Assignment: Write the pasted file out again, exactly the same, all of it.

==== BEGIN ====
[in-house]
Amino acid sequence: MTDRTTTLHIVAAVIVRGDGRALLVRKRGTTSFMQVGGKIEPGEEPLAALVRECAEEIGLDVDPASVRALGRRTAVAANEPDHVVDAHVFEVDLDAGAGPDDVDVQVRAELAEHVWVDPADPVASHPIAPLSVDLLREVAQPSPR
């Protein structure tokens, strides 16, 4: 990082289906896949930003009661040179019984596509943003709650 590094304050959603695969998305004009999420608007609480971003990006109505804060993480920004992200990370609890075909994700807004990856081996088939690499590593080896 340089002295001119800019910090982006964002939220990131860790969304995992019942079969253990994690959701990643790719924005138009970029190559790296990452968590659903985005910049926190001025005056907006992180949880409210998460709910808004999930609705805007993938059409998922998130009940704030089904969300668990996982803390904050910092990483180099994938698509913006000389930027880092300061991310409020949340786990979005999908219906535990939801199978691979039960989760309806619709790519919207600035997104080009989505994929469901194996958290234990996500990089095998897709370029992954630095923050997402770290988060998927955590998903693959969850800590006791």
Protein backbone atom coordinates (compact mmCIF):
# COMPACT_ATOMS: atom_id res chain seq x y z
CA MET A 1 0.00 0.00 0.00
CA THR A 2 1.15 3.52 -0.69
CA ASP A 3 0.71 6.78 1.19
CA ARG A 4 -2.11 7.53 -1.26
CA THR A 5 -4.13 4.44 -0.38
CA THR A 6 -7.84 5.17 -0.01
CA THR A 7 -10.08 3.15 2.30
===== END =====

[in-house]
Amino acid sequence: MTDRTTTLHIVAAVIVRGDGRALLVRKRGTTSFMQVGGKIEPGEEPLAALVRECAEEIGLDVDPASVRALGRRTAVAANEPDHVVDAHVFEVDLDAGAGPDDVDVQVRAELAEHVWVDPADPVASHPIAPLSVDLLREVAQPSPR
């Protein structure tokens, strides 16, 4: 990082289906896949930003009661040179019984596509943003709650 590094304050959603695969998305004009999420608007609480971003990006109505804060993480920004992200990370609890075909994700807004990856081996088939690499590593080896 340089002295001119800019910090982006964002939220990131860790969304995992019942079969253990994690959701990643790719924005138009970029190559790296990452968590659903985005910049926190001025005056907006992180949880409210998460709910808004999930609705805007993938059409998922998130009940704030089904969300668990996982803390904050910092990483180099994938698509913006000389930027880092300061991310409020949340786990979005999908219906535990939801199978691979039960989760309806619709790519919207600035997104080009989505994929469901194996958290234990996500990089095998897709370029992954630095923050997402770290988060998927955590998903693959969850800590006791």
Protein backbone atom coordinates (compact mmCIF):
# COMPACT_ATOMS: atom_id res chain seq x y z
CA MET A 1 0.00 0.00 0.00
CA THR A 2 1.15 3.52 -0.69
CA ASP A 3 0.71 6.78 1.19
CA ARG A 4 -2.11 7.53 -1.26
CA THR A 5 -4.13 4.44 -0.38
CA THR A 6 -7.84 5.17 -0.01
CA THR A 7 -10.08 3.15 2.30